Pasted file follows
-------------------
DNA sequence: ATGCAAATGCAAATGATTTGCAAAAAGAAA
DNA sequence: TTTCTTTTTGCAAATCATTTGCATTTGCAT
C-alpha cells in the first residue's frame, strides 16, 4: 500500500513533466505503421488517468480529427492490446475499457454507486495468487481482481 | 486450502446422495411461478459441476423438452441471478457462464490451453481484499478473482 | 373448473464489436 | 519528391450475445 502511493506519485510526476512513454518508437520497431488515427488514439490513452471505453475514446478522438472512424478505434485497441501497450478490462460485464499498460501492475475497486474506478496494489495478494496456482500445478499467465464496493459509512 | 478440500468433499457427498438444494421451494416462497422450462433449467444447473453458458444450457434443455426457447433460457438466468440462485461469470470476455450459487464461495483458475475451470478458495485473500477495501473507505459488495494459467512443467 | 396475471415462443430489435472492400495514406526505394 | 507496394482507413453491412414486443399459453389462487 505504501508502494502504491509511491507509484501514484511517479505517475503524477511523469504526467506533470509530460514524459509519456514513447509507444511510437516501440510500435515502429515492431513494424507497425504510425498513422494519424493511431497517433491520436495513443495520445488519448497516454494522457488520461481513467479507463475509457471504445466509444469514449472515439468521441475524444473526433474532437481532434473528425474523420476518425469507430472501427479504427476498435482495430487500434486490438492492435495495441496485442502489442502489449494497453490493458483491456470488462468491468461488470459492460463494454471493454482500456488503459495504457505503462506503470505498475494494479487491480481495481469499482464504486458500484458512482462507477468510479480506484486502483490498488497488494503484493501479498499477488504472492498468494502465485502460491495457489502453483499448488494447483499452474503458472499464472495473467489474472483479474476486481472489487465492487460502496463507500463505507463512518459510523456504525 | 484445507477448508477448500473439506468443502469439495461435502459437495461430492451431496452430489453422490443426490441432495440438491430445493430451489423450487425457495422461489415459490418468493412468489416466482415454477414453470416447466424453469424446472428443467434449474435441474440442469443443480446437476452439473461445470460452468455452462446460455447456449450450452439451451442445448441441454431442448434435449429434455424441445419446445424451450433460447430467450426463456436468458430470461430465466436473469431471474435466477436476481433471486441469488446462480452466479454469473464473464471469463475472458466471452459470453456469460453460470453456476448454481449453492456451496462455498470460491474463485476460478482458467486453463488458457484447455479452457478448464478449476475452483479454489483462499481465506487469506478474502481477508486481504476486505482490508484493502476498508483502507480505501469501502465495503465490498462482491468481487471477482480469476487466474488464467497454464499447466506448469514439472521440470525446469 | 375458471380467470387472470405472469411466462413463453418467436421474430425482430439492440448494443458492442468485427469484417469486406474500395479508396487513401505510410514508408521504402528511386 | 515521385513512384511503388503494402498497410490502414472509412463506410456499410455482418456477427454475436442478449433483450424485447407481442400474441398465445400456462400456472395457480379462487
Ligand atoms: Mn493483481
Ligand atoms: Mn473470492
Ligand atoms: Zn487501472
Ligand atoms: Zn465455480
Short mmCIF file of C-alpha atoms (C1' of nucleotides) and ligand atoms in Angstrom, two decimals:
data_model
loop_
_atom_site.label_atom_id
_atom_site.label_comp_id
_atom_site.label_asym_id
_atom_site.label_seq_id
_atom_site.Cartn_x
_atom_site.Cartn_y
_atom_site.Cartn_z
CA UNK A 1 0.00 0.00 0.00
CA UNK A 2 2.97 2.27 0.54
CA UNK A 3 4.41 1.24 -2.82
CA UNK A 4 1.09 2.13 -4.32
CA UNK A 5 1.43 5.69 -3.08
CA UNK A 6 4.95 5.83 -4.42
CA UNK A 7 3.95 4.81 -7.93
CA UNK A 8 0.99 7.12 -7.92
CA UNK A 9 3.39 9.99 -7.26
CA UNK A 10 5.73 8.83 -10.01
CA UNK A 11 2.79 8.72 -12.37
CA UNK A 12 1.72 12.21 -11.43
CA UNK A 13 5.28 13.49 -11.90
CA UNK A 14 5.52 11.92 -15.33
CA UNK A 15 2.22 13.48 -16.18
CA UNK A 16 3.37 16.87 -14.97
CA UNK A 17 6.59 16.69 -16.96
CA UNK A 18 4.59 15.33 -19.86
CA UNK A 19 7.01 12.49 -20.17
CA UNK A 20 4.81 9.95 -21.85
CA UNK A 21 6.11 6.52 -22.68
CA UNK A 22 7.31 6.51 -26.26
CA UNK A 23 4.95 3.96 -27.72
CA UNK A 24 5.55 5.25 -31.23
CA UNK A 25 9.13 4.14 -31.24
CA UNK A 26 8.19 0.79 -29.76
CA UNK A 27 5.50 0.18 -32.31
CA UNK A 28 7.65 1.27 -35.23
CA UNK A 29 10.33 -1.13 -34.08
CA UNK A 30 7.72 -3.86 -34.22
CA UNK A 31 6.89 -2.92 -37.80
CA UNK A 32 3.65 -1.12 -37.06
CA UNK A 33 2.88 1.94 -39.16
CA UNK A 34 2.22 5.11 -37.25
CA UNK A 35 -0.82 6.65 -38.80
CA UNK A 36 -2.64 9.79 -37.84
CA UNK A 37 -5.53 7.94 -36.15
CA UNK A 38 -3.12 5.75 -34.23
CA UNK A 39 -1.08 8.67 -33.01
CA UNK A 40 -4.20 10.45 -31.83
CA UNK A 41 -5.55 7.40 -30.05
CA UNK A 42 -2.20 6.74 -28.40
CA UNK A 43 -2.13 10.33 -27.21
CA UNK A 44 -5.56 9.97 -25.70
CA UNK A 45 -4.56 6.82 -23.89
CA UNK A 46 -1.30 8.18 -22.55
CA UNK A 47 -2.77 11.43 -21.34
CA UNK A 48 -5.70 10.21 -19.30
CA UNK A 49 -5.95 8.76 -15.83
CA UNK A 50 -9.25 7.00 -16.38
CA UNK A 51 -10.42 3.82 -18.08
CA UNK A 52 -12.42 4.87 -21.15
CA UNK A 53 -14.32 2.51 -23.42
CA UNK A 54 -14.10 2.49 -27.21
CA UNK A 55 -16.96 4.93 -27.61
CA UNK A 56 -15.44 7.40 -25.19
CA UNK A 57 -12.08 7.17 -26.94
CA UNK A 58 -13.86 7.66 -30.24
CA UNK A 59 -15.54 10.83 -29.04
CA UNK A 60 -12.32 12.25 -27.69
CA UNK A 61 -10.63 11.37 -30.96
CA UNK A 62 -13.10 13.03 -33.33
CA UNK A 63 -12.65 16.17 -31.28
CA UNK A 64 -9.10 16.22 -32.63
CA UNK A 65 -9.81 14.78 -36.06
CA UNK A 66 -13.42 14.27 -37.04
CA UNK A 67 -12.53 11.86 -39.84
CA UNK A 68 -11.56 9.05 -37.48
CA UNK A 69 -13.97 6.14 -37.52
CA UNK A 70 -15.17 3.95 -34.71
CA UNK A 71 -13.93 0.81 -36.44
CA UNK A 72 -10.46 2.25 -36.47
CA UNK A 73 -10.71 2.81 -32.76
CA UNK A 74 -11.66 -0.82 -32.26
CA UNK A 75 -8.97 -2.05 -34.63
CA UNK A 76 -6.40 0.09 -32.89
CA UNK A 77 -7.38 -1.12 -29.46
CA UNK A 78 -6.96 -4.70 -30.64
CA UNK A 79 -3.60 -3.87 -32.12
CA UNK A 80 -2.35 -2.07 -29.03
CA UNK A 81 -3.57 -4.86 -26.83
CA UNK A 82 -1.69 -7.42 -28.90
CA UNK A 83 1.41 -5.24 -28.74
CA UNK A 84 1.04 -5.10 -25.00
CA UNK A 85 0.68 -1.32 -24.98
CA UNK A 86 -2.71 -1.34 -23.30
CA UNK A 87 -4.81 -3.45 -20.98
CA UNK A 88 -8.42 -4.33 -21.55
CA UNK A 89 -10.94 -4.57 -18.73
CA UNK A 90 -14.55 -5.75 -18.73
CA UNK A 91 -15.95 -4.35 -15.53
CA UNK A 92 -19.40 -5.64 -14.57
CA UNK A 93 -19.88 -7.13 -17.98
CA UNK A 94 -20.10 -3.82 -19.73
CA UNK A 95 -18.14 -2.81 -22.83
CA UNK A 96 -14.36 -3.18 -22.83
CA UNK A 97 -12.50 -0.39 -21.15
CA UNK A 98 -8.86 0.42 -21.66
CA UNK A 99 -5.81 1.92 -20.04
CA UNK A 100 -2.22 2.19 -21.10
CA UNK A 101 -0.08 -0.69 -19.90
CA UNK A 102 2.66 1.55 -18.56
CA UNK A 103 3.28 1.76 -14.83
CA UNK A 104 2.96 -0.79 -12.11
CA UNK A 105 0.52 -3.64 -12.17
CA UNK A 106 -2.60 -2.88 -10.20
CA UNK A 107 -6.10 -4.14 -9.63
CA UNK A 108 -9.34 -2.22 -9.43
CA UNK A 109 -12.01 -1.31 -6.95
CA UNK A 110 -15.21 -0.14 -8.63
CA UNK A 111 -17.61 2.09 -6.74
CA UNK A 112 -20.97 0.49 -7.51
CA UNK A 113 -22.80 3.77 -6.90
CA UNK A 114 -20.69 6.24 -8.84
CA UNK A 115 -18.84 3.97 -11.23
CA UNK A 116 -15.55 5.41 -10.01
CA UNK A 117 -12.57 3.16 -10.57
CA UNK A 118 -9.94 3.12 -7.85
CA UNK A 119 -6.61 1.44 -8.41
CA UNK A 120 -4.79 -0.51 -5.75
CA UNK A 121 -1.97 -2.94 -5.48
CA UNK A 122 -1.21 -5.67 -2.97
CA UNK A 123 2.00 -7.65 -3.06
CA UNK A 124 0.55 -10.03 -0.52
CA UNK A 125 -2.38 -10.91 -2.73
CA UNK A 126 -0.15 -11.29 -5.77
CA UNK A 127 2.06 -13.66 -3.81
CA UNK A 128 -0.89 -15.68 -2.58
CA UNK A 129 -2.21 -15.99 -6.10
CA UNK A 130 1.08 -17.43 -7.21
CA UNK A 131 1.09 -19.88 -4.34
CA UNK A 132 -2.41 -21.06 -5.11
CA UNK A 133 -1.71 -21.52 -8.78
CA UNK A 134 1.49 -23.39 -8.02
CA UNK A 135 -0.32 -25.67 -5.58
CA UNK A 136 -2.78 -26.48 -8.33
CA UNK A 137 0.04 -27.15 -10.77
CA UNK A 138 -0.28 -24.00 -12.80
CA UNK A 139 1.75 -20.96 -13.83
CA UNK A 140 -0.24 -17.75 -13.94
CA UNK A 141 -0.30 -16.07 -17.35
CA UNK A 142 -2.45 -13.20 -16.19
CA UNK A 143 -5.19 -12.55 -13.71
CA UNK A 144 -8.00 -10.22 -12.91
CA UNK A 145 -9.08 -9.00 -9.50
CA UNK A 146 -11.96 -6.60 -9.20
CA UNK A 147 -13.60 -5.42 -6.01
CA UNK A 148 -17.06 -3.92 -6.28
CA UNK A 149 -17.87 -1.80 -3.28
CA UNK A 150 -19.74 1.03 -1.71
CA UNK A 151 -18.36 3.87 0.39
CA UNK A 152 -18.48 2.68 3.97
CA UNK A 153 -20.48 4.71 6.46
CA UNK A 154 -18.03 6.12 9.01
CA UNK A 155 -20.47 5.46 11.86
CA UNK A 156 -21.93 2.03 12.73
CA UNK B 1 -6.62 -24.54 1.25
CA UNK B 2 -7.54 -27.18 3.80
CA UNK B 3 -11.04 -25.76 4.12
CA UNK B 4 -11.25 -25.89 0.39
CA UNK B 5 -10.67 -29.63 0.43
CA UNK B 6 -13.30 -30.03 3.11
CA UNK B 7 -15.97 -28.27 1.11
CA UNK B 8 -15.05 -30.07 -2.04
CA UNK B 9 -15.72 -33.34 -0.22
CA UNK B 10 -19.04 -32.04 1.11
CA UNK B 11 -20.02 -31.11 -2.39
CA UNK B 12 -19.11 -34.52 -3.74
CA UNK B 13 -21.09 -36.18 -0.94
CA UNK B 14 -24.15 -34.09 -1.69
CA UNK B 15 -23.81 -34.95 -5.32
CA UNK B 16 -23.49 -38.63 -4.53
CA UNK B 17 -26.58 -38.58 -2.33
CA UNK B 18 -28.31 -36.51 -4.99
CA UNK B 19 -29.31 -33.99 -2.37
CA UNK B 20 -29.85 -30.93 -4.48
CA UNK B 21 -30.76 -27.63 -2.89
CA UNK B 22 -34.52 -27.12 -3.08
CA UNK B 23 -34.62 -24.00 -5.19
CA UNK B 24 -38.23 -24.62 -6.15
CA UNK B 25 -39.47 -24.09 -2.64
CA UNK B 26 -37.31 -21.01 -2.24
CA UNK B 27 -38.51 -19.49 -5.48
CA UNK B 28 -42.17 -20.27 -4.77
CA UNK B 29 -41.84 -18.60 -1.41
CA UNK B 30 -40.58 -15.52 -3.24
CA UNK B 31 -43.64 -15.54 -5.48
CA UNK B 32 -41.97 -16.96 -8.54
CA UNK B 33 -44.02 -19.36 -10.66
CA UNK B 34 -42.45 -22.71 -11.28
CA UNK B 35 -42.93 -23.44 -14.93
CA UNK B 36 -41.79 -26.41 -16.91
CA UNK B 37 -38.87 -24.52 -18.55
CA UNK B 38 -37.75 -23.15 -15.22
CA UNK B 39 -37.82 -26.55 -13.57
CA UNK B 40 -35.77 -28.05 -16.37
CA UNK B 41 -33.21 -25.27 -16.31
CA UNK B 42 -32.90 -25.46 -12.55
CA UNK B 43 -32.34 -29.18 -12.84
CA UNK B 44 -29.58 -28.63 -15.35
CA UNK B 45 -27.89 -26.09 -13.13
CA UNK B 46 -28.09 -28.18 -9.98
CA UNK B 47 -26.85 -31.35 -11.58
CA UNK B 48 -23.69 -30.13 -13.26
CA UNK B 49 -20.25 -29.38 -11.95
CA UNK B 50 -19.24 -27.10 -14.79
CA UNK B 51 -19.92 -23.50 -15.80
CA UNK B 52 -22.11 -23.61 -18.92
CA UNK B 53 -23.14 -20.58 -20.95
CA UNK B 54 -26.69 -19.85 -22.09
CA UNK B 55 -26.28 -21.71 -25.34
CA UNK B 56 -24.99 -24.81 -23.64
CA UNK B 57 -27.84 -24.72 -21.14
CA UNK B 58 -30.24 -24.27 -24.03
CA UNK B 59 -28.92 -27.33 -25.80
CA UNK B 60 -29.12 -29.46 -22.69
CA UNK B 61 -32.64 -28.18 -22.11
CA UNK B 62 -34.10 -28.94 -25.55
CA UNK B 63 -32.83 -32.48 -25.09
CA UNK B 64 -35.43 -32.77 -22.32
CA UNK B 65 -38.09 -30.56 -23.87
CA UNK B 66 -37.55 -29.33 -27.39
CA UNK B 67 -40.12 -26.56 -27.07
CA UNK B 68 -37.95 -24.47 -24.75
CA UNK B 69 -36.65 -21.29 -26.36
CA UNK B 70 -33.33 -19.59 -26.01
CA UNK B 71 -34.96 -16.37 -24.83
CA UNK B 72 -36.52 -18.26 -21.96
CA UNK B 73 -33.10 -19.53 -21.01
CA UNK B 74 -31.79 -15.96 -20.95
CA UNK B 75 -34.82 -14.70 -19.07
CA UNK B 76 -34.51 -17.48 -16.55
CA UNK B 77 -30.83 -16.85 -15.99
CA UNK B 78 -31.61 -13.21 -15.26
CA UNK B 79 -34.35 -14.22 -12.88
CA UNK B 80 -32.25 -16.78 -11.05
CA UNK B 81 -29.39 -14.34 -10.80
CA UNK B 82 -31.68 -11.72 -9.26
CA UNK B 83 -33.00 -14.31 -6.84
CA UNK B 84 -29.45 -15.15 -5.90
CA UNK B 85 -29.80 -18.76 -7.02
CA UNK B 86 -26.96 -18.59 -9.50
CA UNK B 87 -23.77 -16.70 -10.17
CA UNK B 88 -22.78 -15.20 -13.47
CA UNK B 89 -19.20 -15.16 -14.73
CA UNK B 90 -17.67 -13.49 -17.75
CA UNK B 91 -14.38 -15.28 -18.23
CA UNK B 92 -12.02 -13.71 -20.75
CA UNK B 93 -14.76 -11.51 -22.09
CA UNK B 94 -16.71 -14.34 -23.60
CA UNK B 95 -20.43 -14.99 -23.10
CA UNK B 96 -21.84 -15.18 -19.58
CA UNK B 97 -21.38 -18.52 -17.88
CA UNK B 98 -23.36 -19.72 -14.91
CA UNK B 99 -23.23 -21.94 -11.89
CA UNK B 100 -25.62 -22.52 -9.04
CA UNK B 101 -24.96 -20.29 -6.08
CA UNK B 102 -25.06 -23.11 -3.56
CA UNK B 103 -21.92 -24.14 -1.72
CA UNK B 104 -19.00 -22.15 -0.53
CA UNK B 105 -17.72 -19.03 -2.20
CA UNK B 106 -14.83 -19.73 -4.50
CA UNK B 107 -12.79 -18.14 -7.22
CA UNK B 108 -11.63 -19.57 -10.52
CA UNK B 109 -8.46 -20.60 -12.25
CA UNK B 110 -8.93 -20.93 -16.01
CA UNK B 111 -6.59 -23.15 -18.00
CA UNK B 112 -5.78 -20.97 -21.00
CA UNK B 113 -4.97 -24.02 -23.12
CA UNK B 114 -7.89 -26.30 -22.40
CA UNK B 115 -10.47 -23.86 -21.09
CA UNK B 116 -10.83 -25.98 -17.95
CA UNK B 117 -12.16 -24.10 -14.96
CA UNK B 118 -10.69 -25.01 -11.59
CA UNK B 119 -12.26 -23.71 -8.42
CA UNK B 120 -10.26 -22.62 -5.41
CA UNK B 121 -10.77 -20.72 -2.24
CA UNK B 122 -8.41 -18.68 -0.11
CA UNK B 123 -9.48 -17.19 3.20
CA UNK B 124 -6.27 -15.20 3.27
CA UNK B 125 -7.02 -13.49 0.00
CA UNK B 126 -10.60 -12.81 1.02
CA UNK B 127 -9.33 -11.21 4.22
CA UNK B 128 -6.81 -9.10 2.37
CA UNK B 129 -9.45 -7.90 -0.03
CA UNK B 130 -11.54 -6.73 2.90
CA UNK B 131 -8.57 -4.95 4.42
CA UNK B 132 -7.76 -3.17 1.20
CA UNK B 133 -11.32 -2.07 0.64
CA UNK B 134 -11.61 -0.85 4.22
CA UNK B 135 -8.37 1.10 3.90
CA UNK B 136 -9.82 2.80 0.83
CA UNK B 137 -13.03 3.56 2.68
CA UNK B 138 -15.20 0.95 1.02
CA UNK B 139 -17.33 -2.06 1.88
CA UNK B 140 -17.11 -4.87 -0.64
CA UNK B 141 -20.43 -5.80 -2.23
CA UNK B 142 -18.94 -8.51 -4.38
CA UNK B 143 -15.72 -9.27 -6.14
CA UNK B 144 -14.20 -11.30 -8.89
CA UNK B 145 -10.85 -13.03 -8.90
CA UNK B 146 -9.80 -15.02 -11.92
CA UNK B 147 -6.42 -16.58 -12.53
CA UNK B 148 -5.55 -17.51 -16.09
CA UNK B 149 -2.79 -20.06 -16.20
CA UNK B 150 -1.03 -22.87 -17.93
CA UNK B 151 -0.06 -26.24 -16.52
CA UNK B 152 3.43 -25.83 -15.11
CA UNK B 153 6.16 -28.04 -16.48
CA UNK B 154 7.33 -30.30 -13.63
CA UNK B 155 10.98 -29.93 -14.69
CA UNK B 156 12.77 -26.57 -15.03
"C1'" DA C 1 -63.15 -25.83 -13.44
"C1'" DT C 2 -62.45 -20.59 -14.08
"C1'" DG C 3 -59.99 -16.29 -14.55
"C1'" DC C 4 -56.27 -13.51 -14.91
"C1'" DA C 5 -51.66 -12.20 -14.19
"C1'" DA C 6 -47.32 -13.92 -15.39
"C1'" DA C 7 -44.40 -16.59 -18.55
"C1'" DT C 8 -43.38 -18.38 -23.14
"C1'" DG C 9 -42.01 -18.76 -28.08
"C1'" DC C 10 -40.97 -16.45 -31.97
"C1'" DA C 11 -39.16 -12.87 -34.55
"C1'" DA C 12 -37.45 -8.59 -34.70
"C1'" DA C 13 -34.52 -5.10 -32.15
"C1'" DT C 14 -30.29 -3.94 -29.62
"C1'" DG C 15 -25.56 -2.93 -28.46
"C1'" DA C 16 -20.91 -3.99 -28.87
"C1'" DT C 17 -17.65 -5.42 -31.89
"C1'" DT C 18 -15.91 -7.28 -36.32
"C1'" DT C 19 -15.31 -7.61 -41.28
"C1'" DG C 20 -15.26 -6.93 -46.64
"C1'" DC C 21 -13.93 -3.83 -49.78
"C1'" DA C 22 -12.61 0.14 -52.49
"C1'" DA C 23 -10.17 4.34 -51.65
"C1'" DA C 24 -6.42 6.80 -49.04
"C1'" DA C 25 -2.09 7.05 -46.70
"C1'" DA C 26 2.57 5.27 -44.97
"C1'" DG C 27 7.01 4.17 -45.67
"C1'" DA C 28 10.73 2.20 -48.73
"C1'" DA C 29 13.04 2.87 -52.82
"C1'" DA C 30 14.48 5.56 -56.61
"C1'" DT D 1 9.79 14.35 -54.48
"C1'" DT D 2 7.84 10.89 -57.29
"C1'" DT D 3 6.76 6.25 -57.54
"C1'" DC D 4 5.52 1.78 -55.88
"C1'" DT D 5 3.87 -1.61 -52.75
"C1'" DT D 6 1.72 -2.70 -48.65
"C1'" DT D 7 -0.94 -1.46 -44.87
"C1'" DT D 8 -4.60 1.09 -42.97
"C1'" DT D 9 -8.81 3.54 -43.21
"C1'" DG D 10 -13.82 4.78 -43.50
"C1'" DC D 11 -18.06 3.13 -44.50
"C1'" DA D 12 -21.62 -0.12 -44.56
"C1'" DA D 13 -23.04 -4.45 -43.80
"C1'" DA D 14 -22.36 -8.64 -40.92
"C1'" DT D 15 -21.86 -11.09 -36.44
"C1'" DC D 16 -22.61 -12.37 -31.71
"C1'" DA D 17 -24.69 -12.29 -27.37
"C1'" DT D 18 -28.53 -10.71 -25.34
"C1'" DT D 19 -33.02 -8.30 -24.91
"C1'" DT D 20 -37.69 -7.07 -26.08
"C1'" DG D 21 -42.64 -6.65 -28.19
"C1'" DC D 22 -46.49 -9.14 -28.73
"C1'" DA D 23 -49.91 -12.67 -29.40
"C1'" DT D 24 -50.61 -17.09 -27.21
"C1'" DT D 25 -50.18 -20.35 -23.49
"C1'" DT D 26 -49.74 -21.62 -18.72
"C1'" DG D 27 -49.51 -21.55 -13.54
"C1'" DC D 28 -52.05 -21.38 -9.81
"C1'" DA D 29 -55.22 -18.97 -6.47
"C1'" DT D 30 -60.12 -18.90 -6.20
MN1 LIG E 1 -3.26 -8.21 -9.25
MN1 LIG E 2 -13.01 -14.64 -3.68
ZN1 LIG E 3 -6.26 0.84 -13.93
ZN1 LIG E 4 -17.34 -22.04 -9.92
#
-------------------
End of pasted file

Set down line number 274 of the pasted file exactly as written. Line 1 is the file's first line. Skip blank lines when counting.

CA UNK B 101 -24.96 -20.29 -6.08